Research points to testosterone heart attack risks

In 2014, the FDA issued a safety communication stating the agency was investigating the risk of stroke, heart attack and death in men taking testosterone therapy products based on separate studies that each indicated adverse cardiovascular events among men taking the supplements.

Low T side effects and risks have been reported in the following studies:

  • In 2014, a study published in PLoS One reported a connection between testosterone supplements and heart attack risk in both men over 65 and those younger than 65 with a known history of heart problems.  The researchers followed 56,000 men over a 2-year period and found that heart attack risk was nearly doubled.
  • In 2010, research published in the New England Journal of Medicine reported that the risk of a “cardiovascular-related adverse event remained significantly greater among men in the testosterone group than among men in the placebo group.”

Public safety advocates such as Dr. Sidney Wolfe of the watchdog group Public Citizen have urged for stronger warnings regarding Low T supplements. In 2014, Public Citizen petitioned federal health regulators at the FDA to add a black box warning on all testosterone products regarding cardiovascular risks. Thus far, no such actions have been taken by the FDA.

Testosterone and Androgel lawsuits

Low T therapy litigation began last year with only a handful of claims alleging stroke and heart attacks from using Androgel. Over the past 12 months, hundreds have filed suit alleging cardiovascular injury, stroke or even death, bringing the current case load to over 1,000 testosterone lawsuits. Pharmaceutical product liability attorneys are seeking damages on behalf of their clients for medical bills, lost wages, pain and suffering and loss of enjoyment of life.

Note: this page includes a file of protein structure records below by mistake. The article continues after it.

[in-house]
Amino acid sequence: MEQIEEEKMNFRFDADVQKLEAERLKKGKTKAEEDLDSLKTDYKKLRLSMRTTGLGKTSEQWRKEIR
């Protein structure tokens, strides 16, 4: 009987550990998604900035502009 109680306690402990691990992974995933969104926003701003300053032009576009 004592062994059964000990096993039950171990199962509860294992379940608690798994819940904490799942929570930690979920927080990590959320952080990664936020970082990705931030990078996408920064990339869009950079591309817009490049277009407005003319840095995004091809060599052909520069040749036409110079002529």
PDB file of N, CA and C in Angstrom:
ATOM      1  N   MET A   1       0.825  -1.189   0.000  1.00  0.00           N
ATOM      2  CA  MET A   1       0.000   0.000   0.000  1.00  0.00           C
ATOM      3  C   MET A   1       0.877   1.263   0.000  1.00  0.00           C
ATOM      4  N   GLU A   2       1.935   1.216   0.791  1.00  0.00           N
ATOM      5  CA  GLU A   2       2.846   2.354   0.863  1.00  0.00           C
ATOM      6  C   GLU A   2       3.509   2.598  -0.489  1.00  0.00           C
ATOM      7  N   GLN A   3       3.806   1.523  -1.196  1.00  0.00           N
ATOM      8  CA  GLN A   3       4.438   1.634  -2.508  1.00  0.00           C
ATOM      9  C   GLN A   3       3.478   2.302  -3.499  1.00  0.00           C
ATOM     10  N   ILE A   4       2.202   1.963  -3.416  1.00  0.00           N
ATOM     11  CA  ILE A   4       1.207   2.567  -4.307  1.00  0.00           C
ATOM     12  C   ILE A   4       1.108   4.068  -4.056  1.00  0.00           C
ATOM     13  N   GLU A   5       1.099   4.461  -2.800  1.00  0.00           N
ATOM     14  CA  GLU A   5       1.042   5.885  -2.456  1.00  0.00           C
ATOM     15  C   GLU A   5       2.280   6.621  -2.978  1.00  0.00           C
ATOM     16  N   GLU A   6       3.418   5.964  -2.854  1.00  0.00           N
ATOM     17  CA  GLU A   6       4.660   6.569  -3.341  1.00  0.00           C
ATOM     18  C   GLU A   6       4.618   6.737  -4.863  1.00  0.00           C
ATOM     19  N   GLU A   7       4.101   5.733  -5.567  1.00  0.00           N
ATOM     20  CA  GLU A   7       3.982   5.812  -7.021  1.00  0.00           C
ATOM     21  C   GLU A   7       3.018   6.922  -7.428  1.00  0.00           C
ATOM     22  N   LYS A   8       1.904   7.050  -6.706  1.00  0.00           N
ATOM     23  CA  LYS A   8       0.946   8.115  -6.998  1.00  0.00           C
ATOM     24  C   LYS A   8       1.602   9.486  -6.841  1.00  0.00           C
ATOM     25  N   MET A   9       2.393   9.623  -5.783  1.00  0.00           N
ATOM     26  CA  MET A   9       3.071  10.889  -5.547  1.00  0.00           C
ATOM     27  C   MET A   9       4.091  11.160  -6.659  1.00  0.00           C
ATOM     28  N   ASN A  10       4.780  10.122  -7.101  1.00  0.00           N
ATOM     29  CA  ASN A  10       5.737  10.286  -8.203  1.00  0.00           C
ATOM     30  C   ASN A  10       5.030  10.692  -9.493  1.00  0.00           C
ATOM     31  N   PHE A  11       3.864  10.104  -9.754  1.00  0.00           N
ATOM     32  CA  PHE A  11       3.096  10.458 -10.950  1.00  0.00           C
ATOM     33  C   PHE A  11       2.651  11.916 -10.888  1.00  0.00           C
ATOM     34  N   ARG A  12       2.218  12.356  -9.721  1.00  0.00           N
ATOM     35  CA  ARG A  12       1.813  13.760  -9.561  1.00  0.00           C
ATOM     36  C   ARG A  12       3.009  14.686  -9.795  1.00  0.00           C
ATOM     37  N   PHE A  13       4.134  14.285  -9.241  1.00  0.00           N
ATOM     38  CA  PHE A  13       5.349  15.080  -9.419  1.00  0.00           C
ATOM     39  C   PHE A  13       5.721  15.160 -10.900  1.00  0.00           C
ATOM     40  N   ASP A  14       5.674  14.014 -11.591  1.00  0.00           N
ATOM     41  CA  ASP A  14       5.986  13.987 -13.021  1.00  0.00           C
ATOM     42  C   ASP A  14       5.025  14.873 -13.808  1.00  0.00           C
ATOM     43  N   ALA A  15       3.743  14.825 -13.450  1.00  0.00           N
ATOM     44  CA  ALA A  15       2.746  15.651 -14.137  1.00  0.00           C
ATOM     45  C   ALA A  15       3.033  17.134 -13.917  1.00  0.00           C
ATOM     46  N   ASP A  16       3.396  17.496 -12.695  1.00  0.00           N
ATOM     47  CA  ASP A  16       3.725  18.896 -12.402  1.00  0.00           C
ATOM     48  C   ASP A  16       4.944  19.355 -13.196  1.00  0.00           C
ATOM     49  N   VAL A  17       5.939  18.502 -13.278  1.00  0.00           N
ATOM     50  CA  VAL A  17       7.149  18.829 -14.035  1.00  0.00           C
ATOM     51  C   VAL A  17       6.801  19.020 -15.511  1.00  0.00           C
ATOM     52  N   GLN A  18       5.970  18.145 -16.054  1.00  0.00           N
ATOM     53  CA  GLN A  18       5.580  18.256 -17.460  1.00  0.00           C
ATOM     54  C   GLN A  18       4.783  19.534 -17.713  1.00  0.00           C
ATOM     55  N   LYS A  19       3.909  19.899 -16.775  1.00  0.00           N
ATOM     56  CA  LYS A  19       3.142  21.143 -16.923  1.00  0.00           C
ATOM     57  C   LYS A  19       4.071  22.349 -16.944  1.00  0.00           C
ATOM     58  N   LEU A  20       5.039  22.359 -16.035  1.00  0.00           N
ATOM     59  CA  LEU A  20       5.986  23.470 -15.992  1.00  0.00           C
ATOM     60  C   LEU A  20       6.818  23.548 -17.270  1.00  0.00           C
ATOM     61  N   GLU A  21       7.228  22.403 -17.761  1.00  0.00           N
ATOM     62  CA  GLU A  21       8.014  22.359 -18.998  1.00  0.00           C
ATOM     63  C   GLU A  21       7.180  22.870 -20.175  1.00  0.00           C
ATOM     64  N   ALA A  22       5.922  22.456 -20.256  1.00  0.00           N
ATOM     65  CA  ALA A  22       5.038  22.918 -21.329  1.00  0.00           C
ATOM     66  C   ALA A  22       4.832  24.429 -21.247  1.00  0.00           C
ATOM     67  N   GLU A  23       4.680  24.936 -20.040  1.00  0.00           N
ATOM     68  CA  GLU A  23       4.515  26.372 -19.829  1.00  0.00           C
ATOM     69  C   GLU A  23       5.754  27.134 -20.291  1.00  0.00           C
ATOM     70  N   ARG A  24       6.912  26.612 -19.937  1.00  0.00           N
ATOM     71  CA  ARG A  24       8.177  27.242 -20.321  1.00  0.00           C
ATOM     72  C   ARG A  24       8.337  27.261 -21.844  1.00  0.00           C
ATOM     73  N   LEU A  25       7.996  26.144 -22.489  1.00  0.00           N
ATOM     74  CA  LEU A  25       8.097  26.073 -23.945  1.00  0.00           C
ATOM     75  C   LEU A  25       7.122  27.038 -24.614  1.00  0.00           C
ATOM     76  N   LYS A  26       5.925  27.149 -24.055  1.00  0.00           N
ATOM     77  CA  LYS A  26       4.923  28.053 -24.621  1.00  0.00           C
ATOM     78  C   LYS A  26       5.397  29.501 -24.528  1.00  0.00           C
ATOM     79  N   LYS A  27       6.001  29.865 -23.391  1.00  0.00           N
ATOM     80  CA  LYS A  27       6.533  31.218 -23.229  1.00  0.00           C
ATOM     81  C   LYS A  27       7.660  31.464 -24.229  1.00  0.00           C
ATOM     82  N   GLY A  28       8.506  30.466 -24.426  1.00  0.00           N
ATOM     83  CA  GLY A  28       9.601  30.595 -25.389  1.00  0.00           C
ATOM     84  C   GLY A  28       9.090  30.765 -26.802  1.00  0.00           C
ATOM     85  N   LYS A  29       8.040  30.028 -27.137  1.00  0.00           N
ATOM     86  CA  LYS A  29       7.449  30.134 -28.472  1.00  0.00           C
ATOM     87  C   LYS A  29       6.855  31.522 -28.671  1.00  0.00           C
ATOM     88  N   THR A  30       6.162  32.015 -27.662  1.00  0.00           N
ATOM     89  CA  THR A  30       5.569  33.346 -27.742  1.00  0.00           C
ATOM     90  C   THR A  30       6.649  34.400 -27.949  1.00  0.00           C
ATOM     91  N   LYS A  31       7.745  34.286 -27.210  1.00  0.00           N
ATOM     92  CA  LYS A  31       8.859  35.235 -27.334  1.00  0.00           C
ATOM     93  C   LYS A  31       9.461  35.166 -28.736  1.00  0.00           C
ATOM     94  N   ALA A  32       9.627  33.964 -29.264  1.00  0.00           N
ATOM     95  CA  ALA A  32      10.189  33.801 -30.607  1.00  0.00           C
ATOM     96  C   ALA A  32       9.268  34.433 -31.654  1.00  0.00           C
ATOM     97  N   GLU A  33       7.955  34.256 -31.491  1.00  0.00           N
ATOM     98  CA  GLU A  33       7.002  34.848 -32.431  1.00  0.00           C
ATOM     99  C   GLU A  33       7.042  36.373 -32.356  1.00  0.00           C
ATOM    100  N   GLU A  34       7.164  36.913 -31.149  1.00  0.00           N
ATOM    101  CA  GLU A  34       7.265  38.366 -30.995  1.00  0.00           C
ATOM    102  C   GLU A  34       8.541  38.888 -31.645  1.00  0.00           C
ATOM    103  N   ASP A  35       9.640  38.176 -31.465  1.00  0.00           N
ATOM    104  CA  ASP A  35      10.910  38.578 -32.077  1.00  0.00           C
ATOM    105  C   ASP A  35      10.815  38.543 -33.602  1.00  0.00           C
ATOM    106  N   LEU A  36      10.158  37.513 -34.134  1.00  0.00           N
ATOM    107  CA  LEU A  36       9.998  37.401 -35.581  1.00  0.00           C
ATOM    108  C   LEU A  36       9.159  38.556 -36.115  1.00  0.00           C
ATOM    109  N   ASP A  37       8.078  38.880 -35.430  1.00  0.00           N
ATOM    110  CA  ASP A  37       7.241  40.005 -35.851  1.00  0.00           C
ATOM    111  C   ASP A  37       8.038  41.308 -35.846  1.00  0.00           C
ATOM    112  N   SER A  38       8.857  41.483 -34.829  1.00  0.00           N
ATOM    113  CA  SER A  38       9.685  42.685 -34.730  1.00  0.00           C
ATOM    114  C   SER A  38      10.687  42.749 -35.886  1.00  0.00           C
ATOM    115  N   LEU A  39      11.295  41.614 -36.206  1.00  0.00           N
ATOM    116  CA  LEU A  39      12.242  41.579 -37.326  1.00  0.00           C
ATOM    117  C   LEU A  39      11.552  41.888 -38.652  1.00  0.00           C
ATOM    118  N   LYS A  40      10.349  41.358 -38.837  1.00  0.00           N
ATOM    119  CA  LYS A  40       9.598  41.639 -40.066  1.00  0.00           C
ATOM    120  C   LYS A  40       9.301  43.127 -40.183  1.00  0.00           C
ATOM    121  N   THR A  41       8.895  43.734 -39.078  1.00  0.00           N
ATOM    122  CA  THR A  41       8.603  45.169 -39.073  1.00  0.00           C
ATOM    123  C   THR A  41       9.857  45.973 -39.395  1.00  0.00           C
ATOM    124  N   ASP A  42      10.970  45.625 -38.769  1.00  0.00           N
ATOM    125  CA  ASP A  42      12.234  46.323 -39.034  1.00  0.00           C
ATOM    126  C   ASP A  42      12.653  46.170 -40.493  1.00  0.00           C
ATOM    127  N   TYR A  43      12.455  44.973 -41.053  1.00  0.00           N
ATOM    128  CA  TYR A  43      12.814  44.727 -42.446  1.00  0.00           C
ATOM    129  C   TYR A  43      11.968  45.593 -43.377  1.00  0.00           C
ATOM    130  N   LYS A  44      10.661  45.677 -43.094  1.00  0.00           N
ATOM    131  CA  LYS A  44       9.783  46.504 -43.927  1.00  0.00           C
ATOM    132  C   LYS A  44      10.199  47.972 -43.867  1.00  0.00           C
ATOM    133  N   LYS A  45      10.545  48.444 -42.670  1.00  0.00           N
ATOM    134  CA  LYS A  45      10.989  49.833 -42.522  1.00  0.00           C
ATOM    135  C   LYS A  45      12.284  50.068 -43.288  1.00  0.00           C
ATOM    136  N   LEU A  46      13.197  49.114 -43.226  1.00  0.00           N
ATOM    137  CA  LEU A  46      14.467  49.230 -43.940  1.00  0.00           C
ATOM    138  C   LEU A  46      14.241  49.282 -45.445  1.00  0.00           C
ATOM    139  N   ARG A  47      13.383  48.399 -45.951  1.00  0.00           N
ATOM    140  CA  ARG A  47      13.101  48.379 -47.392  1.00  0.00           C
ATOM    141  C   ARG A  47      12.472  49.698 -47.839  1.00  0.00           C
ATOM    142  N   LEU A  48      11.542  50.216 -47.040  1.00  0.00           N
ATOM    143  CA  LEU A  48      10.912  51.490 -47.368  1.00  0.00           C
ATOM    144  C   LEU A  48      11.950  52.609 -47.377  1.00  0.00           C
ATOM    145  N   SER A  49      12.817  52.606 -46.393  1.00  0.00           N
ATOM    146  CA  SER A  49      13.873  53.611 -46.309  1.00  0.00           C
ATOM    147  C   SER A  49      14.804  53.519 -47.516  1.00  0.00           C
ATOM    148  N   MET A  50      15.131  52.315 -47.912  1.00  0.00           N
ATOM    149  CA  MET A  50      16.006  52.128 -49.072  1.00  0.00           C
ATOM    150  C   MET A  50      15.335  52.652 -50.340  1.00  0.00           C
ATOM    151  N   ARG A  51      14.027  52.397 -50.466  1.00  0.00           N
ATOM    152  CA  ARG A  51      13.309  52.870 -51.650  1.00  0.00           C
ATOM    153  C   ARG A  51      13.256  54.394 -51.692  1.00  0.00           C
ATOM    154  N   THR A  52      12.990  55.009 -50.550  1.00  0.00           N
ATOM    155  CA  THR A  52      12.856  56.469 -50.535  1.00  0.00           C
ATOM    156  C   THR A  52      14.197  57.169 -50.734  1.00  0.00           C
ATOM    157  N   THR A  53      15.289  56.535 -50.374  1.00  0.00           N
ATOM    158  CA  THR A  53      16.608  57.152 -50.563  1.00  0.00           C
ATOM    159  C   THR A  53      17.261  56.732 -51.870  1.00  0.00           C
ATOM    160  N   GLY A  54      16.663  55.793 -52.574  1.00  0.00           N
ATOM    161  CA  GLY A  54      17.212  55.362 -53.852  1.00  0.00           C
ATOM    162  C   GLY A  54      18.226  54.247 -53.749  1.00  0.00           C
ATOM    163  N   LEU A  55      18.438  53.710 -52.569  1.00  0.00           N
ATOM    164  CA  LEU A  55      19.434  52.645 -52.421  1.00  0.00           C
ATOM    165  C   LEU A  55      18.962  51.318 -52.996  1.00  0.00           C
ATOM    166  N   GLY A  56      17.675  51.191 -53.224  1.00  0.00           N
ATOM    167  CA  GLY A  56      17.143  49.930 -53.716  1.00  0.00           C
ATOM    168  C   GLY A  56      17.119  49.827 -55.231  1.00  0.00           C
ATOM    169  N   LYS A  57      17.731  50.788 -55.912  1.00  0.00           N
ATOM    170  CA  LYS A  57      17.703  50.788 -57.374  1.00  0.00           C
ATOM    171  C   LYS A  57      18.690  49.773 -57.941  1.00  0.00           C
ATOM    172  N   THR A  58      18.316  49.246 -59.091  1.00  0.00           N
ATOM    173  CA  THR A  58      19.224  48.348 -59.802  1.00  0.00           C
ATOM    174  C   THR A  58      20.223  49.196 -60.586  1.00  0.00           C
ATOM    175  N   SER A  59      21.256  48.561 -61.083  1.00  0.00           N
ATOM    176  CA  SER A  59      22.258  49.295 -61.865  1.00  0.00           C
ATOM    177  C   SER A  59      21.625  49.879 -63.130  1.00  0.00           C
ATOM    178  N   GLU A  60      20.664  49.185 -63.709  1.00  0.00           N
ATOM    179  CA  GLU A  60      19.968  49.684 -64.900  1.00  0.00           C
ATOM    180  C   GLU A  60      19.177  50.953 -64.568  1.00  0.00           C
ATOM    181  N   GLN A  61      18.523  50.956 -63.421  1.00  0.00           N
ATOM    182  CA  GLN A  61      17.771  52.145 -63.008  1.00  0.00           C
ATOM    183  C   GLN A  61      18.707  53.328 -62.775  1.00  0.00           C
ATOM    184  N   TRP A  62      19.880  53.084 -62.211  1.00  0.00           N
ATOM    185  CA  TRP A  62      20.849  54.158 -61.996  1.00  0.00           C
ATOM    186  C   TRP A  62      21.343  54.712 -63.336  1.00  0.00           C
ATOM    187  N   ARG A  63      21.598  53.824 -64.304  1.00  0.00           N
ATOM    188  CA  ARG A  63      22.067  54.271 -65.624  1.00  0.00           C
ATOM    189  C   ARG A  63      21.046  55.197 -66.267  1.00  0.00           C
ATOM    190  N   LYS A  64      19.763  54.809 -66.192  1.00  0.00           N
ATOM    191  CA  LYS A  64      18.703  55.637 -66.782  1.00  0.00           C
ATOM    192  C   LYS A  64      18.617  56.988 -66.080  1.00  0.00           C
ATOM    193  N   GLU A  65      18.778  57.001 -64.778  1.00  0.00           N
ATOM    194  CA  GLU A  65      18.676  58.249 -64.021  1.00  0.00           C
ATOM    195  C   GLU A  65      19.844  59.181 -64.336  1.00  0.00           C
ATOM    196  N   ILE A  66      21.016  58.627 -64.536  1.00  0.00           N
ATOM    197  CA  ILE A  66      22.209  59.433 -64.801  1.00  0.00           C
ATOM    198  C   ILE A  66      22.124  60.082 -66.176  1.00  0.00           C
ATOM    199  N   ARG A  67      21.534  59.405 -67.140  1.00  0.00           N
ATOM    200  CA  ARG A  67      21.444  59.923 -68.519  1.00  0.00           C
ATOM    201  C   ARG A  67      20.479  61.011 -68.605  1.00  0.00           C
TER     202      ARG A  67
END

In June 2014, federal cases were centralized in U.S. District Court for the Northern District of Illinois before Judge Matthew F. Kennelly to streamline pretrial processes. While all cases assert similar injuries and side effects, the products are manufactured by various companies including Abbott and AbbVie, Pfizer, Auxilium Pharmaceuticals, Upjohn and Pharmacia. According to the transfer order, “all actions involve plaintiffs (or their survivors) who used one or more testosterone replacement therapies and contend that their (or their decedent’s) use of the drugs caused their injuries, which include heart attack, stroke, deep vein thrombosis, and pulmonary embolism.”

The first bellwether trials, which help predict how juries might react to evidence and testimony presented in other similar claims, are slated to start in October 2016. The results of these preliminary hearings are not binding on other plaintiffs, however, but may spark settlement negotiations.

  1. PLOS One, Increased Risk of Non-Fatal Myocardial Infarction Following Testosterone Therapy Prescription in Men

  2. FDA, FDA evaluating risk of stroke, heart attack and death with FDA-approved testosterone products

  3. Bloomberg, Abbott Labs Testosterone Suits Consolidated in Chicago